President Obama has signed an Executive Action, allowing undocumented immigrants who came to the United States with their parents prior to age 16, to serve in U.S. military forces. The program is titled “Military Accessions Vital to National Interest” (MAVNI).
In a recent interview, retired U.S. Army Colonel Chuck Winn expressed some opinions about potentially severe combat readiness problems this could cause, and offered an alternative concept for meeting military manpower requirements. Winn began with an historical example of ancient Rome.
“A great strength of the Roman Republic rested on the concept of military service as an obligation of citizenship. In the tradition of Cincinnatus, during an emergency the farmer would put down his plow, take up his sword and shield and go to war to defend of the republic. When the danger had been repelled, the citizen-soldier put down his sword, and again took up his plow. Later, Rome made it easier for the upper strata to evade service and eventually employed mercenaries on a large scale from conquered and other foreign lands. Mercenaries, unlike citizen-soldiers, had no vested interest other than compensation and frequently had conflicted loyalties. This ultimately led to Rome’s downfall.
Fast forward to the present and you can see how the underlying fallacy of using illegal aliens in our military forces today violates the underlying premise of why we maintain a standing military. Can we trust people who showed no respect for the rule of law in entering our country, to uphold the oath they take when they join the armed forces to protect and defend our Constitution, our fundamental law?“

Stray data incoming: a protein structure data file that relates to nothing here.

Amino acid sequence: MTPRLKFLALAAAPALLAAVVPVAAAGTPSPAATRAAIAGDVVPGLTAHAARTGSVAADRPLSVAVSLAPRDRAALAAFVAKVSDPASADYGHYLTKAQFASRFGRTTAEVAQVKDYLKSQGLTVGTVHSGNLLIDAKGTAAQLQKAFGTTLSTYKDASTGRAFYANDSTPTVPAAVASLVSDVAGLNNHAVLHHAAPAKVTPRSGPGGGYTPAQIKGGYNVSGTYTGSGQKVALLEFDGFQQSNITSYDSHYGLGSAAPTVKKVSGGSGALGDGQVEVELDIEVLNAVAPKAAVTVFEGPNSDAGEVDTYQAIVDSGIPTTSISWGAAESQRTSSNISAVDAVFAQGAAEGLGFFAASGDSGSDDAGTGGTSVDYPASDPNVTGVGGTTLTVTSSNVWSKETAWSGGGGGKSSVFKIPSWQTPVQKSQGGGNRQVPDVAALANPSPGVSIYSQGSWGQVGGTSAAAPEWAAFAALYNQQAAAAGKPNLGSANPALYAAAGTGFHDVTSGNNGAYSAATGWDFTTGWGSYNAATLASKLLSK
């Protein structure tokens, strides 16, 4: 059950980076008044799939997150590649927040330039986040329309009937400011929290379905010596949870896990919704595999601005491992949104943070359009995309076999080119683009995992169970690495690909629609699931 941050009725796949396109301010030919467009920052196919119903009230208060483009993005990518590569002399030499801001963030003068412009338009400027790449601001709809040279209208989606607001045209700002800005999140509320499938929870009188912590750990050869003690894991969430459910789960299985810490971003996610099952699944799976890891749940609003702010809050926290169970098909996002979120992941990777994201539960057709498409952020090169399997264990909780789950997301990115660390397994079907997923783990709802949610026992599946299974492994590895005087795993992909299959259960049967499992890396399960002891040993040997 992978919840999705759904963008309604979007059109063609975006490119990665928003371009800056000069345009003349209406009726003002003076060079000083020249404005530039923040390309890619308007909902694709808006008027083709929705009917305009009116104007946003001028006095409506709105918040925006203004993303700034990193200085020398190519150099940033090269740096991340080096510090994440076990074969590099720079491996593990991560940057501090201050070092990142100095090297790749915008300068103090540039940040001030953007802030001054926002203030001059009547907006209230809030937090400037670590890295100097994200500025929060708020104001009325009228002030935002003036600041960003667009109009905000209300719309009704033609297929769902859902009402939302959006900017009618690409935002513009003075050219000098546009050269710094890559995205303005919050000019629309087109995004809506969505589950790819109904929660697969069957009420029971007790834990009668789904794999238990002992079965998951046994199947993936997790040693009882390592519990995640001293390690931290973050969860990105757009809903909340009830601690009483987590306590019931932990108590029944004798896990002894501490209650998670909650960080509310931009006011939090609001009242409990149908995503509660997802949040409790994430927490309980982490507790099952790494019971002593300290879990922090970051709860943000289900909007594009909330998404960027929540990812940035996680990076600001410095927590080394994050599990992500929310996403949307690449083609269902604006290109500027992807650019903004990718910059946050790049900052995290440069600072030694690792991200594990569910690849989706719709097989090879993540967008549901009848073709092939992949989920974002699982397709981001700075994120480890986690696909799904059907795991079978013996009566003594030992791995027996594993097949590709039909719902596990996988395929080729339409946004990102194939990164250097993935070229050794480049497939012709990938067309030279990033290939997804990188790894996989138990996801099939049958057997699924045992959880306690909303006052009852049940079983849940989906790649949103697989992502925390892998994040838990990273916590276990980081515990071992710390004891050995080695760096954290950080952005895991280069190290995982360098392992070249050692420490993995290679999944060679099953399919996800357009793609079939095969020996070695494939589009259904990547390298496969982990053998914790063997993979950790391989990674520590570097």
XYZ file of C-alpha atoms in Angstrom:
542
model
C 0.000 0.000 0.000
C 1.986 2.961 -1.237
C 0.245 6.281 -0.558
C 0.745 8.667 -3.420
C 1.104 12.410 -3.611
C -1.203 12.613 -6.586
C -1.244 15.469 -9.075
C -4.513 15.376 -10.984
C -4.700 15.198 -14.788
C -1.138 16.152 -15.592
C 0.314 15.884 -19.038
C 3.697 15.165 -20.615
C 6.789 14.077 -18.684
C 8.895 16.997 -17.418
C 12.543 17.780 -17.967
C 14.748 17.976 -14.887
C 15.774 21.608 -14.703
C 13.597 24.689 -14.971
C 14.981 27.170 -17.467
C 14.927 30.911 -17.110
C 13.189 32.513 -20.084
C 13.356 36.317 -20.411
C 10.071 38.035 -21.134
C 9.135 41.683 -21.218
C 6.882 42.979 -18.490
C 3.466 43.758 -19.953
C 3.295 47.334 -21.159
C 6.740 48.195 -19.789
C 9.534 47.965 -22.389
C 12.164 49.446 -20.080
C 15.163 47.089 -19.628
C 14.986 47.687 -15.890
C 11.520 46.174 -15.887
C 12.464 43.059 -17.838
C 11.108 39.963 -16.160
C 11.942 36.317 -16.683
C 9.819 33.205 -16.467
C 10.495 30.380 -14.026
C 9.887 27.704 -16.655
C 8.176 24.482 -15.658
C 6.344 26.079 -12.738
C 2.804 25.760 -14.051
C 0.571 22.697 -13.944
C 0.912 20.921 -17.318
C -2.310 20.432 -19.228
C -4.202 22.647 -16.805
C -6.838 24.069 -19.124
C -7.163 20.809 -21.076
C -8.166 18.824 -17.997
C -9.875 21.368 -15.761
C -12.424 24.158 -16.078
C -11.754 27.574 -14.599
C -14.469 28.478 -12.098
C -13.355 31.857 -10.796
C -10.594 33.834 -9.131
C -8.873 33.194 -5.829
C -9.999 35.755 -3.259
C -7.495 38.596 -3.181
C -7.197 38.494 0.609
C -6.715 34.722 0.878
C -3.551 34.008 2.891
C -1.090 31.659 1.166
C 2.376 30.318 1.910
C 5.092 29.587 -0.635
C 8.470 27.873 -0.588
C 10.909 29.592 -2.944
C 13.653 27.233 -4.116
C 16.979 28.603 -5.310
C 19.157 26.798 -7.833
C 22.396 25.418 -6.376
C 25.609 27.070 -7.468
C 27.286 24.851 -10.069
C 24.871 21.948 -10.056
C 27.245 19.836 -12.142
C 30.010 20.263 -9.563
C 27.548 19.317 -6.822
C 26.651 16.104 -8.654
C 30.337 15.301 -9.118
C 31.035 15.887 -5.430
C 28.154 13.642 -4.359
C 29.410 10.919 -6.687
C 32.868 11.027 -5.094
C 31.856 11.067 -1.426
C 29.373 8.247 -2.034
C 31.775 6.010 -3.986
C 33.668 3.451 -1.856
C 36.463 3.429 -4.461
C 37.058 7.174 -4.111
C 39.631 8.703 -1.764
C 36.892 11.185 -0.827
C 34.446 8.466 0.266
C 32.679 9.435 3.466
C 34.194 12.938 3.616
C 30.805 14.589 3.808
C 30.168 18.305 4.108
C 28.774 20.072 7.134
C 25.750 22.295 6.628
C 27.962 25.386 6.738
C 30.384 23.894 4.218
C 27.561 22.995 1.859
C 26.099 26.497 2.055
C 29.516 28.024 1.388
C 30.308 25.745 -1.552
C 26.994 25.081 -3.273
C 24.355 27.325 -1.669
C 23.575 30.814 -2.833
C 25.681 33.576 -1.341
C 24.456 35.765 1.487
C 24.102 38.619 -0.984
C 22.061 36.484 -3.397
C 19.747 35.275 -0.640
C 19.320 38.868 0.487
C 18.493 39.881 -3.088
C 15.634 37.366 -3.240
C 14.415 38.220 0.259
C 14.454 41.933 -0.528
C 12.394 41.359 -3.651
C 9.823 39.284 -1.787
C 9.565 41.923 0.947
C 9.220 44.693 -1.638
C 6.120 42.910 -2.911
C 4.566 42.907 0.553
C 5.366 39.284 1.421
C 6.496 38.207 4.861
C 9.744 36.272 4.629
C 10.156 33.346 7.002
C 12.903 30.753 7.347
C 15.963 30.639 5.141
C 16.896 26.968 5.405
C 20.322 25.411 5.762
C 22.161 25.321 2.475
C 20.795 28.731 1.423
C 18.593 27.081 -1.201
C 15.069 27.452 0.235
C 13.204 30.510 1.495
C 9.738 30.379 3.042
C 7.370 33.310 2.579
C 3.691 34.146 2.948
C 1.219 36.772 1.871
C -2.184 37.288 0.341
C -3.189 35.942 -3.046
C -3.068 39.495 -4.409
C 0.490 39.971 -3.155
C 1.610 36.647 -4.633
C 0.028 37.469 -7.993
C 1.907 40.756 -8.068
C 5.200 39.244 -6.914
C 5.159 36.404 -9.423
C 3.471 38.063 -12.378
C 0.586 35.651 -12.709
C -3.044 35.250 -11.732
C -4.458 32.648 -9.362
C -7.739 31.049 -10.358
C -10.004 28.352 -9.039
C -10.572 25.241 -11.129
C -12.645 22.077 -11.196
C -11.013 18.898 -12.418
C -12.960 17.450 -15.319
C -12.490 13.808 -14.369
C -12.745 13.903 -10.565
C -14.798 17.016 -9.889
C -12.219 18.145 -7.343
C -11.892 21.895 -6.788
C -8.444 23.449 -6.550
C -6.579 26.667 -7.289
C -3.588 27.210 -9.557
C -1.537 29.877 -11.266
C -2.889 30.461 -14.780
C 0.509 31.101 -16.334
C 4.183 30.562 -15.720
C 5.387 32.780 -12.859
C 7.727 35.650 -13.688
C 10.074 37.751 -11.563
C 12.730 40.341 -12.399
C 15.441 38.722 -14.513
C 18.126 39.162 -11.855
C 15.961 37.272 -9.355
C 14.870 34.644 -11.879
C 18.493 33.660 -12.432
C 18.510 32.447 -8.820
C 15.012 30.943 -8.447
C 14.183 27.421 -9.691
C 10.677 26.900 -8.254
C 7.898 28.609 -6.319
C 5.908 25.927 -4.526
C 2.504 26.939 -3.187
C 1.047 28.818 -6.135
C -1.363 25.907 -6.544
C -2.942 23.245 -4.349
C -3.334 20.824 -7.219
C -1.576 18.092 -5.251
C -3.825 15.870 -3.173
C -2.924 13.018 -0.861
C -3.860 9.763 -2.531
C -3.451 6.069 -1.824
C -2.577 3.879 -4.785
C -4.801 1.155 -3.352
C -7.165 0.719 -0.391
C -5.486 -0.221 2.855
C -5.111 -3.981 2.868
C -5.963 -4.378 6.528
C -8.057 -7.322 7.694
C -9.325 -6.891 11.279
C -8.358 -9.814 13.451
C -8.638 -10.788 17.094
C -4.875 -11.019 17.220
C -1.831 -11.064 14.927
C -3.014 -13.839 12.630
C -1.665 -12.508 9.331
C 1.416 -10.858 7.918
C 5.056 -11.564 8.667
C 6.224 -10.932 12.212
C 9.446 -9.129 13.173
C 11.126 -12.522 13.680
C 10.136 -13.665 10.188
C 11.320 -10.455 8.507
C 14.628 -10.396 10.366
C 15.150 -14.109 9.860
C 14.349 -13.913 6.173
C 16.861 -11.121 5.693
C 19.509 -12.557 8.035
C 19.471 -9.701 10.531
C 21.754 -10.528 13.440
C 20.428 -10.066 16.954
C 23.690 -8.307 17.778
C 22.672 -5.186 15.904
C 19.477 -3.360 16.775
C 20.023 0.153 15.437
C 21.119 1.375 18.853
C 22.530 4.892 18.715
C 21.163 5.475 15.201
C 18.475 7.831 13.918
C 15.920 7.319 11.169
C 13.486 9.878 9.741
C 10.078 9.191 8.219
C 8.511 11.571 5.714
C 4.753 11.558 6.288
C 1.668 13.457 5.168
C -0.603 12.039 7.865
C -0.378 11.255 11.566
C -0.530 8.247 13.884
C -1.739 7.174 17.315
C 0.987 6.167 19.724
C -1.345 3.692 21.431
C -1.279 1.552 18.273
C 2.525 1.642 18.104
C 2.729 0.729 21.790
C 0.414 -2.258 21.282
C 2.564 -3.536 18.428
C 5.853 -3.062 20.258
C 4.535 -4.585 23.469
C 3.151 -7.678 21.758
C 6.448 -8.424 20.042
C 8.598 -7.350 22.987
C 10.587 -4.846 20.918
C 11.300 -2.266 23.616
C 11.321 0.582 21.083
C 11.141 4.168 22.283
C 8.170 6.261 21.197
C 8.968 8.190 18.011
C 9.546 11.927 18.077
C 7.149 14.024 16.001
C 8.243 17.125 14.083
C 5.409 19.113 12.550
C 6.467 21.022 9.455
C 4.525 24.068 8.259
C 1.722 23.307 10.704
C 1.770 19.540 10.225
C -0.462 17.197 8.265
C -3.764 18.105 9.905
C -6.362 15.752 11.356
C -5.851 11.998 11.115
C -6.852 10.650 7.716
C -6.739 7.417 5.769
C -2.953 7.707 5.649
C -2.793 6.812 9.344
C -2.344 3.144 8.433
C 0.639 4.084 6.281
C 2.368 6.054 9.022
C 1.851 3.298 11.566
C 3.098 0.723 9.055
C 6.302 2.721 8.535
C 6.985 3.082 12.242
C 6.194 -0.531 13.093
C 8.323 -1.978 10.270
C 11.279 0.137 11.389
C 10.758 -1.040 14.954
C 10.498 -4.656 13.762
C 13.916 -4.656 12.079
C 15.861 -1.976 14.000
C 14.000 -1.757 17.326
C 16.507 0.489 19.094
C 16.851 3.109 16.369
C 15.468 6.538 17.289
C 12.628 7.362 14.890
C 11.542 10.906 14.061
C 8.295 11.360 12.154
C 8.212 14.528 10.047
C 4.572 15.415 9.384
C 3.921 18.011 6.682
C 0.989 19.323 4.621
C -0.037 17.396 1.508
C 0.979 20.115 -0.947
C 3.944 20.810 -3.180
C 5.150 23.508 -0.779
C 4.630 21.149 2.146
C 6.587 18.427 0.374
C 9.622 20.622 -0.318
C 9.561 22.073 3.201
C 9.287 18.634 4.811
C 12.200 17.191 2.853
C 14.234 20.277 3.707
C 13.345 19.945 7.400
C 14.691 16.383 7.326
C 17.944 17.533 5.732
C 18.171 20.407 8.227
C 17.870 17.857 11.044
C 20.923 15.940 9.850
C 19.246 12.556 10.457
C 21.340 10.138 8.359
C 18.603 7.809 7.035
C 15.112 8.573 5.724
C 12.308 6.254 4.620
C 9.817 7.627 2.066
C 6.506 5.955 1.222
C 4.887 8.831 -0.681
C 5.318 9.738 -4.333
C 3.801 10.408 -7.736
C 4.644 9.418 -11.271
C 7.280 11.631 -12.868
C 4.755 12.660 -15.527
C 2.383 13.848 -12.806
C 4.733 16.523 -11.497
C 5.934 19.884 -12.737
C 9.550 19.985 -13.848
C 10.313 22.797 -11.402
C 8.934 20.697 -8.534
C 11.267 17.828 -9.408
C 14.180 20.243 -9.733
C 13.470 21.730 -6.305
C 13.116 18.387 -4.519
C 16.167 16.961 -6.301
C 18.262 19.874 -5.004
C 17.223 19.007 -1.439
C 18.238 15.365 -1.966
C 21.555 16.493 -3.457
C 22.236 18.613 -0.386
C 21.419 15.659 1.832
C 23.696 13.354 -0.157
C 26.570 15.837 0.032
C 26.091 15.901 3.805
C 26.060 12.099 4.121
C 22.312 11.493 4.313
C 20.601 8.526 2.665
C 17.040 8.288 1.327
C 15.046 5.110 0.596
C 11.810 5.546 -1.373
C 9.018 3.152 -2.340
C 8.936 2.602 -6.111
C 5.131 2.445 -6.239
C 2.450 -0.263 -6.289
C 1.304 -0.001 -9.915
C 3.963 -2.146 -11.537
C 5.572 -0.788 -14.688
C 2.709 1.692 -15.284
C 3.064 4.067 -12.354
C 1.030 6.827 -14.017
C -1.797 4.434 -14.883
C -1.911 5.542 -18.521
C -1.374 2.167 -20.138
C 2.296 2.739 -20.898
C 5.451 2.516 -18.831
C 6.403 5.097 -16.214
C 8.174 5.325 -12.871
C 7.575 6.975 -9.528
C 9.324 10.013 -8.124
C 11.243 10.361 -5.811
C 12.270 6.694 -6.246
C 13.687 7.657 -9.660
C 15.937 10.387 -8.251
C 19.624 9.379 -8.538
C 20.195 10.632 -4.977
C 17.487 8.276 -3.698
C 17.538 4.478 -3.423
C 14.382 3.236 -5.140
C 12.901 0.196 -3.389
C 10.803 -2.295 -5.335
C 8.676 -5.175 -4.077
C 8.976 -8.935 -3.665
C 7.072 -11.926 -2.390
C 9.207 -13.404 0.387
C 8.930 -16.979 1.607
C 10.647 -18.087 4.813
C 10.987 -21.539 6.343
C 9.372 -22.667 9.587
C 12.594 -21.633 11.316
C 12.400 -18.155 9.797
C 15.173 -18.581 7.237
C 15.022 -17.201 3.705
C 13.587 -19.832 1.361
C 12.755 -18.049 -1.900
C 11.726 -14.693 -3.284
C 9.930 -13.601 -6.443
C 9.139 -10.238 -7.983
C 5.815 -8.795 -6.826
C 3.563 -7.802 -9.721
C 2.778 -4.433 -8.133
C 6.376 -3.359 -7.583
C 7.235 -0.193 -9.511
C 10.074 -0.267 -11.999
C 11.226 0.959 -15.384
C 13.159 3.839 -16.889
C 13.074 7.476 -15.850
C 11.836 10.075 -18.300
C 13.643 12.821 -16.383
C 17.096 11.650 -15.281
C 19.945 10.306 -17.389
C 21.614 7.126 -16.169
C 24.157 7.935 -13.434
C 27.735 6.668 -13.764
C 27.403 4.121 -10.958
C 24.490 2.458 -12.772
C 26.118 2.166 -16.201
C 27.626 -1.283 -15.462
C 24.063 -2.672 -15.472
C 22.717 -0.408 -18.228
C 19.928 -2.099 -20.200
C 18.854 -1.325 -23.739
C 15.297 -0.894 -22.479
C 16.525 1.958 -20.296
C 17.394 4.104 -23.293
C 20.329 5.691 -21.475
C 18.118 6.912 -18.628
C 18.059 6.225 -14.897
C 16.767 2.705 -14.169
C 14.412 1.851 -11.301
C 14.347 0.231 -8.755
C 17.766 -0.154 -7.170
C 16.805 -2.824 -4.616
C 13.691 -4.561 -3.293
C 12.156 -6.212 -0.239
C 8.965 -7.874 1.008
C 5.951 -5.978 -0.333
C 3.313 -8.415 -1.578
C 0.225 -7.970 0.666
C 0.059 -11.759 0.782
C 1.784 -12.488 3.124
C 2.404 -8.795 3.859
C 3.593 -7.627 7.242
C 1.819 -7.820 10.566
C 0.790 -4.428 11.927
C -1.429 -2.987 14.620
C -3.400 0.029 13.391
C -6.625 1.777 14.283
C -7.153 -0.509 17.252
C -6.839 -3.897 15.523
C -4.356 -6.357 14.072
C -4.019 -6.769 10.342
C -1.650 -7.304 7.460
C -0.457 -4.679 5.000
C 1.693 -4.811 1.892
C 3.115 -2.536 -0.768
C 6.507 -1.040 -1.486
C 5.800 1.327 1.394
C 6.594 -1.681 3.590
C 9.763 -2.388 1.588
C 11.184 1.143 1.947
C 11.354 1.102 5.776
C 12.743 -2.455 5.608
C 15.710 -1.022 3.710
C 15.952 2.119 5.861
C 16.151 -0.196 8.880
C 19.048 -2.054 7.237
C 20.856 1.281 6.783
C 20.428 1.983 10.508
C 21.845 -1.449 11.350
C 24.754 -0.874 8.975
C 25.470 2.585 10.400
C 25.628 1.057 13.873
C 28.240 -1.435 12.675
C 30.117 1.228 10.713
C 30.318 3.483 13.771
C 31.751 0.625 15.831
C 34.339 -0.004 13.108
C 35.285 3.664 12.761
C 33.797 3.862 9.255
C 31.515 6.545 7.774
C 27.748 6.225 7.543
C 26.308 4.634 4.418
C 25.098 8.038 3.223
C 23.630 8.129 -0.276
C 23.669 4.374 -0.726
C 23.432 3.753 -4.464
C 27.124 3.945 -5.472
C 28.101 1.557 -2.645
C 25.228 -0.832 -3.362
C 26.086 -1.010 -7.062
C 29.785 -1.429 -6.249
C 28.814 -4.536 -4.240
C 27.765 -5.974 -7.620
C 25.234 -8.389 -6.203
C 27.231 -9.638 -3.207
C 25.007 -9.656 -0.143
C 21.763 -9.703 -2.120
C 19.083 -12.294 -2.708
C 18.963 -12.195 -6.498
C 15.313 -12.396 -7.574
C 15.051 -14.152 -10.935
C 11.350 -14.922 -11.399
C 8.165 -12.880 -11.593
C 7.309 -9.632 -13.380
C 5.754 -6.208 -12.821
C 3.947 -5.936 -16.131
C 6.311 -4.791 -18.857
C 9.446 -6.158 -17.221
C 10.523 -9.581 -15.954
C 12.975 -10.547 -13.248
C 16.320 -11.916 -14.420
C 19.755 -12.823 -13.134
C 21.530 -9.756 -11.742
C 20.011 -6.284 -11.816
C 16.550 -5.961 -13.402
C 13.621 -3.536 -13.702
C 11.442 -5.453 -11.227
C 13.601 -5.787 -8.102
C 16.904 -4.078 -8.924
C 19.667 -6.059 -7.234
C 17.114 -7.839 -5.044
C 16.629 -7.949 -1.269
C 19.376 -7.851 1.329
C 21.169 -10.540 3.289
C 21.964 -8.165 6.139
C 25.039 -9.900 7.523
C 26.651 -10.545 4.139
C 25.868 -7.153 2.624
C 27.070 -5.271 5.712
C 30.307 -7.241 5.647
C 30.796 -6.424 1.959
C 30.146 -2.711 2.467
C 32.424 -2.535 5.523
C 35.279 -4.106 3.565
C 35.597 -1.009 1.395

Colonel Winn’s concerns about the Administration’s policy of absorbing illegal aliens into the U.S. military include:
• Loyalty to the United States. Conducting thorough background investigations for security clearances will be highly problematic making infiltration by terrorists far easier.
• The standards for citizenship only require illegal aliens to successfully complete basic training, not an entire enlistment with an honorable discharge.
• Low standards and a motivation of rewards rather than service will increase demands on inadequately funded programs for veterans who have earned them through great sacrifices.
• Combat readiness will be degraded by diverting resources units need to maintain their go-to-war capabilities for remedial programs. Will limited training time be used for “sensitivity sessions”? Will there be special affirmative action investigations for illegals?
When asked it was possible for America to send its best—those who have chosen to serve without gain for themselves when it goes to war, Winn explained some of the difficulties. “This issue is far more complex than the government investing time and money to train our service men and women.” He went on to explain: “Over the past several decades meeting our manpower requirements has been increasingly difficult. We need educated, skilled, motivated and dedicated young men and women in our armed forces. Currently, only one in four in the prime enlistment ages of 18 to 24 qualifies. Holdbacks include drug dependency, being physically unfit, or having a criminal record. Additionally, the propensity to serve, particularly by youth from higher socio-economic backgrounds, has resulted in a situation where a disproportionate number from lower-middle and working class families go to war. As a conservative I find myself in agreement with New York Democratic Congressman’s Charlie Rangel’s argument that the decision making elites do not have to bear the risk of losing their children.”